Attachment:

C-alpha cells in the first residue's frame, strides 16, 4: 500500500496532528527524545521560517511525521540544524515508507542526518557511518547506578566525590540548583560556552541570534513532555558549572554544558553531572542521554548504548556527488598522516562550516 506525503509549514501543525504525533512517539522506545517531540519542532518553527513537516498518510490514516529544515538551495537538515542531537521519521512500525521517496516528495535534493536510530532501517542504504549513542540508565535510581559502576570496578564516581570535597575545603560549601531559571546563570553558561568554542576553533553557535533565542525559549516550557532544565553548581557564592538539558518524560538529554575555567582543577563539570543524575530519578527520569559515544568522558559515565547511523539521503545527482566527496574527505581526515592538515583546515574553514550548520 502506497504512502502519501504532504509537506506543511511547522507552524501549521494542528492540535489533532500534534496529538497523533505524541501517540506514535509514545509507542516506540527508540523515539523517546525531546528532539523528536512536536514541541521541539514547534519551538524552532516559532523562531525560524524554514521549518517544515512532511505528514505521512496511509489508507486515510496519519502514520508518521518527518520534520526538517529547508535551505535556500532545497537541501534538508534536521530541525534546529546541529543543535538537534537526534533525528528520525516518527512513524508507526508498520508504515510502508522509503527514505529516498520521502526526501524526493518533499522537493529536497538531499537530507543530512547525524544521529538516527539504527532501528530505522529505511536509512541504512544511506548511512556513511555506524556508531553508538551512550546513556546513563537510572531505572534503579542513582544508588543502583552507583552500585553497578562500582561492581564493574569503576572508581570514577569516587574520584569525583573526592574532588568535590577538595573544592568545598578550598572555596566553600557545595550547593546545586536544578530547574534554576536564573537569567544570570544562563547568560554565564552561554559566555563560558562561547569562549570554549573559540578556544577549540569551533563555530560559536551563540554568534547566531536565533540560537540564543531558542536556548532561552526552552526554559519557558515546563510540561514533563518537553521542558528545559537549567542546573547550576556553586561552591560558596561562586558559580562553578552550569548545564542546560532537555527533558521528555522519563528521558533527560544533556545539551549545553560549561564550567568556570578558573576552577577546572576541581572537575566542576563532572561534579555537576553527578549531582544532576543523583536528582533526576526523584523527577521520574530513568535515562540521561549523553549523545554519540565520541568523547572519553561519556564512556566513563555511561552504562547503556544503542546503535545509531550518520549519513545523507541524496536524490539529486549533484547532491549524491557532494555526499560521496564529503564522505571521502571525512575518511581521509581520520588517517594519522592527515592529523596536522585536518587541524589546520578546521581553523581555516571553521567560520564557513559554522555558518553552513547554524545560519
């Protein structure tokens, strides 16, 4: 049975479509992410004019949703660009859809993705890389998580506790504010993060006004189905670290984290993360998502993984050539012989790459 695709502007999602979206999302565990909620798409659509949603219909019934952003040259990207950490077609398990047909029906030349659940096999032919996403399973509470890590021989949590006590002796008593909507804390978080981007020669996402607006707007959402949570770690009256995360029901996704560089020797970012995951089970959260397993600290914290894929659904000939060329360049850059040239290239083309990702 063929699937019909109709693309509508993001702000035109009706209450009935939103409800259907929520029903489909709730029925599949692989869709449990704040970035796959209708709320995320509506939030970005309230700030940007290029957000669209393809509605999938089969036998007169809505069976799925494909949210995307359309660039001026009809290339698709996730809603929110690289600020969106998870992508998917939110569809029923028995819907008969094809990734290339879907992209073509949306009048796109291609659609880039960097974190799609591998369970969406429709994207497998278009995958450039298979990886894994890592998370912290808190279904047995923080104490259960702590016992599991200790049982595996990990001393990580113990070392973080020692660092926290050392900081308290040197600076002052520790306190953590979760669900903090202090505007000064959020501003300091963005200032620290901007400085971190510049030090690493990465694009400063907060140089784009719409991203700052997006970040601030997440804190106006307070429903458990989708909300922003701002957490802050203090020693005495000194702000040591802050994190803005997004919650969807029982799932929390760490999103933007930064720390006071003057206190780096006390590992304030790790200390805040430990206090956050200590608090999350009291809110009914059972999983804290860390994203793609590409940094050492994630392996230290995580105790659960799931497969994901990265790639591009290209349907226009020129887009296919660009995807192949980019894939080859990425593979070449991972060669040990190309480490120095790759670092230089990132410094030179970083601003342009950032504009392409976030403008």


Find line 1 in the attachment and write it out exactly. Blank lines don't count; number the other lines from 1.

C-alpha cells in the first residue's frame, strides 16, 4: 500500500496532528527524545521560517511525521540544524515508507542526518557511518547506578566525590540548583560556552541570534513532555558549572554544558553531572542521554548504548556527488598522516562550516 506525503509549514501543525504525533512517539522506545517531540519542532518553527513537516498518510490514516529544515538551495537538515542531537521519521512500525521517496516528495535534493536510530532501517542504504549513542540508565535510581559502576570496578564516581570535597575545603560549601531559571546563570553558561568554542576553533553557535533565542525559549516550557532544565553548581557564592538539558518524560538529554575555567582543577563539570543524575530519578527520569559515544568522558559515565547511523539521503545527482566527496574527505581526515592538515583546515574553514550548520 502506497504512502502519501504532504509537506506543511511547522507552524501549521494542528492540535489533532500534534496529538497523533505524541501517540506514535509514545509507542516506540527508540523515539523517546525531546528532539523528536512536536514541541521541539514547534519551538524552532516559532523562531525560524524554514521549518517544515512532511505528514505521512496511509489508507486515510496519519502514520508518521518527518520534520526538517529547508535551505535556500532545497537541501534538508534536521530541525534546529546541529543543535538537534537526534533525528528520525516518527512513524508507526508498520508504515510502508522509503527514505529516498520521502526526501524526493518533499522537493529536497538531499537530507543530512547525524544521529538516527539504527532501528530505522529505511536509512541504512544511506548511512556513511555506524556508531553508538551512550546513556546513563537510572531505572534503579542513582544508588543502583552507583552500585553497578562500582561492581564493574569503576572508581570514577569516587574520584569525583573526592574532588568535590577538595573544592568545598578550598572555596566553600557545595550547593546545586536544578530547574534554576536564573537569567544570570544562563547568560554565564552561554559566555563560558562561547569562549570554549573559540578556544577549540569551533563555530560559536551563540554568534547566531536565533540560537540564543531558542536556548532561552526552552526554559519557558515546563510540561514533563518537553521542558528545559537549567542546573547550576556553586561552591560558596561562586558559580562553578552550569548545564542546560532537555527533558521528555522519563528521558533527560544533556545539551549545553560549561564550567568556570578558573576552577577546572576541581572537575566542576563532572561534579555537576553527578549531582544532576543523583536528582533526576526523584523527577521520574530513568535515562540521561549523553549523545554519540565520541568523547572519553561519556564512556566513563555511561552504562547503556544503542546503535545509531550518520549519513545523507541524496536524490539529486549533484547532491549524491557532494555526499560521496564529503564522505571521502571525512575518511581521509581520520588517517594519522592527515592529523596536522585536518587541524589546520578546521581553523581555516571553521567560520564557513559554522555558518553552513547554524545560519